Robert Reich wrote this book a long time ago (early 90s) called “The Work of Nations”- [the title an allusion to Adam Smith’s “The Wealth of Nations.”]
One of the most remembered ideas Reich threw out was that the future would see the rise of “symbolic analysts”
“Reich divides American jobs into three broad categories for assessing their contribution to new the global economy. These are “symbolic- analytic” services, routine production services, and “in-person” services. The first of these is carried out by what Reich calls “symbolic analysts” engineers, attorneys, scientists, professors, executives, journalists, consultants and other “mind workers” who engage in processing information and symbols for a living. These individuals, which make up roughly twenty percent of the labor force, occupy a privileged position in that they can sell their services in the global economy. They are well-educated and will occupy an even more advantageous position in society in the future.”
And where there is a (perceived) need, can a kindly multi-national be far behind?
No, obviously not. That was a rhetorical question.
So for the last few years we’ve been treated to Cap’n Picard and Julie Walters and ex-Mrs Tom Cruise telling us they keep their grey matter in tip-top shape by using various ‘brain trainers.’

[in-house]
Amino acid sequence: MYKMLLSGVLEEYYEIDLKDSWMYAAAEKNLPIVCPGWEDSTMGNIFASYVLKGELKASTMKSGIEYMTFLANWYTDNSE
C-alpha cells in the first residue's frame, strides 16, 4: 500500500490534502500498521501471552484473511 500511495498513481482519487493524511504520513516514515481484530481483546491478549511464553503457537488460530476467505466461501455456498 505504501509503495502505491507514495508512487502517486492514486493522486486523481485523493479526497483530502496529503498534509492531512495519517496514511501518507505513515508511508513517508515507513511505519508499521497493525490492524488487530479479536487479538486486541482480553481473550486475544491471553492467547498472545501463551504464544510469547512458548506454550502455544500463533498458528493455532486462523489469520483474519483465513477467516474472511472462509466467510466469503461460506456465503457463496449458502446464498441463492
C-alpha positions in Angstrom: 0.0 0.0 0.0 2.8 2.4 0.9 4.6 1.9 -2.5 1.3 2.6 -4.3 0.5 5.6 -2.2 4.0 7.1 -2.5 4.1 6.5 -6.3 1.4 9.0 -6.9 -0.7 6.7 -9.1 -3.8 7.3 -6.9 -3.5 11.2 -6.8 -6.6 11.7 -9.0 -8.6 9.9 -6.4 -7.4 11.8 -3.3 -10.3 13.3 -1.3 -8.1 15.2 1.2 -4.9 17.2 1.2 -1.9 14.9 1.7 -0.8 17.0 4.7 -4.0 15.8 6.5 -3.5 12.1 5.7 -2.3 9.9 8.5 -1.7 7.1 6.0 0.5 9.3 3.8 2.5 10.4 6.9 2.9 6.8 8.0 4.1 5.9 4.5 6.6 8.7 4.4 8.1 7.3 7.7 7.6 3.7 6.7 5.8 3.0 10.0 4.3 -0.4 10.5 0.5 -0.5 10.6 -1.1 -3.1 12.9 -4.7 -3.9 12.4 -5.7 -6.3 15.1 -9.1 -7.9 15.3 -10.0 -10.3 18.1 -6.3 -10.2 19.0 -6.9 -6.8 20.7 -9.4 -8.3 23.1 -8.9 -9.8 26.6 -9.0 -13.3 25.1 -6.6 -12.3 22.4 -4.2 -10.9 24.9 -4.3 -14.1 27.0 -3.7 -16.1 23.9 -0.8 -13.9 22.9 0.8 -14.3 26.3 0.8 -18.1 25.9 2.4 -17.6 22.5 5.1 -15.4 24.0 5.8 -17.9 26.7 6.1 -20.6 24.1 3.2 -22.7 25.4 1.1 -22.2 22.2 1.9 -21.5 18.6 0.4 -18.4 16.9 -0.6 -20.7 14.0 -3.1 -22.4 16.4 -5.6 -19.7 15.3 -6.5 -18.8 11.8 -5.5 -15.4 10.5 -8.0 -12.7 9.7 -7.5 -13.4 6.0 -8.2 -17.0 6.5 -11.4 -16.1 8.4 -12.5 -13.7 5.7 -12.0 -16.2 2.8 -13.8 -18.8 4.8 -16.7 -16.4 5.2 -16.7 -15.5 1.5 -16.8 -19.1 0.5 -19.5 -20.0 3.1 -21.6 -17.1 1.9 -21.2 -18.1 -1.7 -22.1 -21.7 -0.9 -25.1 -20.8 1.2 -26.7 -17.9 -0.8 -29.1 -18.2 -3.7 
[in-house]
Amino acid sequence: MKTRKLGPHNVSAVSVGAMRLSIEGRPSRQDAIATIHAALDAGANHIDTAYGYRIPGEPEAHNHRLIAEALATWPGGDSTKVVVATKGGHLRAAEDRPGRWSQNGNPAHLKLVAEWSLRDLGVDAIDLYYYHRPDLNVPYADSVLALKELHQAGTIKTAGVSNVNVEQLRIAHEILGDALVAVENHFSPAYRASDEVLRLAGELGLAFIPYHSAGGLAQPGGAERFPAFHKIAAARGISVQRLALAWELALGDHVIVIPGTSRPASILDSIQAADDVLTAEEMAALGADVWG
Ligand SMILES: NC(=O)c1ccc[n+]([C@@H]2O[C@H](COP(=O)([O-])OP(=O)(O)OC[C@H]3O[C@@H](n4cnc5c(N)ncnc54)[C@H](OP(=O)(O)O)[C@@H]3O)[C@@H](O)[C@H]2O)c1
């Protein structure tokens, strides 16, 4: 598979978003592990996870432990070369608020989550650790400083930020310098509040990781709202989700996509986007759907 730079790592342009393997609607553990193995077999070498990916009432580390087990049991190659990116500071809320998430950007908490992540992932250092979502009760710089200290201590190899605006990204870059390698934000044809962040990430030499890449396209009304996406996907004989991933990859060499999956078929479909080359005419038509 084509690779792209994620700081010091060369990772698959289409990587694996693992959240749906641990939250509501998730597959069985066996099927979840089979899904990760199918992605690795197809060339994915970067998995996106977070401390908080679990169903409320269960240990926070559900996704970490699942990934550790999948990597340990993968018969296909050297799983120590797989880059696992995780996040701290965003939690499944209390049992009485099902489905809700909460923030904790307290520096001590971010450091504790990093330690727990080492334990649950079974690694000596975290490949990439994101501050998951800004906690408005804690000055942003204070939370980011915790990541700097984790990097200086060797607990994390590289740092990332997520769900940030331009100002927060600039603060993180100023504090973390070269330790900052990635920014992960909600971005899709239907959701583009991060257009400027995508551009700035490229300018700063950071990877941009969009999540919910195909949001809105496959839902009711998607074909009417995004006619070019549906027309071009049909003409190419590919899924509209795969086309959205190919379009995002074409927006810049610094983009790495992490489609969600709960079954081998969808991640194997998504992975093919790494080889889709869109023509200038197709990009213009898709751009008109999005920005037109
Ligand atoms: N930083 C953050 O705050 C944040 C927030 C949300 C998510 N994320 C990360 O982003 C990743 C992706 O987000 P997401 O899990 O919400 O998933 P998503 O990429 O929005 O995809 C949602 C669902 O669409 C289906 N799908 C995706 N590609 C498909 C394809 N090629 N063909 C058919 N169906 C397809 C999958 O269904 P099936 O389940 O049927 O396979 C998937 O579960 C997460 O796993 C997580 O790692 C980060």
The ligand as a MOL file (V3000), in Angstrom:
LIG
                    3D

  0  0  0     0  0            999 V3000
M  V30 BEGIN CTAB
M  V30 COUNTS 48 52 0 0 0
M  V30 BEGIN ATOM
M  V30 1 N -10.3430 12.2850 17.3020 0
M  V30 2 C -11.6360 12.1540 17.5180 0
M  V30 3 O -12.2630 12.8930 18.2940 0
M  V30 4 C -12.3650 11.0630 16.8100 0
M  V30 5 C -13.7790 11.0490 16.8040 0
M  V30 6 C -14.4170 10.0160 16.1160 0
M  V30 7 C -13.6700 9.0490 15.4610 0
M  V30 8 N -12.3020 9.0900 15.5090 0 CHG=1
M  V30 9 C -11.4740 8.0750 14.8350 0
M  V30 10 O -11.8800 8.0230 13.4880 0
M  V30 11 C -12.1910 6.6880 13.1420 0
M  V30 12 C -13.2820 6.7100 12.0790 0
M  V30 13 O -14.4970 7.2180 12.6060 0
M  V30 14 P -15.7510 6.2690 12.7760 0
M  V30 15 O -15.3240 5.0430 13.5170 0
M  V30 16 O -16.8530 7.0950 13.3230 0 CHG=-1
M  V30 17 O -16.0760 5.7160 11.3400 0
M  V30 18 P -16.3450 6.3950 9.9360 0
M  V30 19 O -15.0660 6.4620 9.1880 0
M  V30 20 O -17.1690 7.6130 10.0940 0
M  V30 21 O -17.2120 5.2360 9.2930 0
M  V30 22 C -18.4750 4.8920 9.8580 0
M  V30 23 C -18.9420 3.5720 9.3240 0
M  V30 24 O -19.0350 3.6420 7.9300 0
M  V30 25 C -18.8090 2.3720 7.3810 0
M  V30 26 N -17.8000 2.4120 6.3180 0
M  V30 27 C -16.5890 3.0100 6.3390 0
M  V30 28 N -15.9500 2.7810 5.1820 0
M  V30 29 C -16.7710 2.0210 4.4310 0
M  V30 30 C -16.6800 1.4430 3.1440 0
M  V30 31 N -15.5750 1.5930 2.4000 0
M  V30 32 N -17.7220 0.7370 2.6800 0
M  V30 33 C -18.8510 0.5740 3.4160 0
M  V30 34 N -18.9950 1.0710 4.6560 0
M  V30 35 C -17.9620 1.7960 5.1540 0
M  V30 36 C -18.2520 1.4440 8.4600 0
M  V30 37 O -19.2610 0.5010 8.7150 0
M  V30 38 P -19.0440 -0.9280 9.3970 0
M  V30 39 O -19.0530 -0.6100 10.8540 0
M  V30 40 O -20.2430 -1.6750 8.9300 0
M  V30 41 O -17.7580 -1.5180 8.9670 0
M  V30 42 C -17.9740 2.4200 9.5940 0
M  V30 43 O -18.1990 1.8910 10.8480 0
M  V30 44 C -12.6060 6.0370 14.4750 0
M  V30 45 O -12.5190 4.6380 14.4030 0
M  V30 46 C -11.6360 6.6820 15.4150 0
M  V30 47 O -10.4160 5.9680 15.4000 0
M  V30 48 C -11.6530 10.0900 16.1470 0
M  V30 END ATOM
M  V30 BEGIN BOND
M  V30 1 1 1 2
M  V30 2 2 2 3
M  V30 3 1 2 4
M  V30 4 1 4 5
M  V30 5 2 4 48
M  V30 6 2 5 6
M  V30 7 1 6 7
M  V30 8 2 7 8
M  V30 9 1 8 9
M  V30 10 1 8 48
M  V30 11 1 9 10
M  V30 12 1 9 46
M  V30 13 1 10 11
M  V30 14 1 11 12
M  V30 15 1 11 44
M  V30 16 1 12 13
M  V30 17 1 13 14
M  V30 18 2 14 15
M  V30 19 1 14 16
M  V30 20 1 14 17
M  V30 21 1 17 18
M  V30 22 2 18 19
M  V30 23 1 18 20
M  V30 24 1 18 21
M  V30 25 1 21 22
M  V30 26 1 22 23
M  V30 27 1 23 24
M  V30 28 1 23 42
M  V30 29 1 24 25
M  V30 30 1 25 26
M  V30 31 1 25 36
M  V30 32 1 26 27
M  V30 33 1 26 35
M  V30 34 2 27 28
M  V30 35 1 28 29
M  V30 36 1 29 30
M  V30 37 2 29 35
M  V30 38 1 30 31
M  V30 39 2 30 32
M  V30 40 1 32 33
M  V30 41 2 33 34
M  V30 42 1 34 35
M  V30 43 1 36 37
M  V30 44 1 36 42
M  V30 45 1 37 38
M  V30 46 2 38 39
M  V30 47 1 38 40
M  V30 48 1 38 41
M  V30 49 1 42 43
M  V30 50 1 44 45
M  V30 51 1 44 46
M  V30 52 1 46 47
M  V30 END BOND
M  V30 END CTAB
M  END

Hmm. Which? have done a study, and gues what, there’s no evidence the things work. The editor sensibly says-
“If people enjoy using these games then they should continue to do so- that’s really a no-brainer. But if people are under the illusion that these devices are scientifically proven to keep their minds in shape, they should think again.”
But of course, here comes the plaintive response from a games industry neuroscientist:
“Our study showed that after training for five weeks subjects didn’t just improve at the trained tasks, but they also improved on tests of memory and attention that were not part of the training.”
I know who I trust to do rigorous and reliable and valid research. Which? do you trust?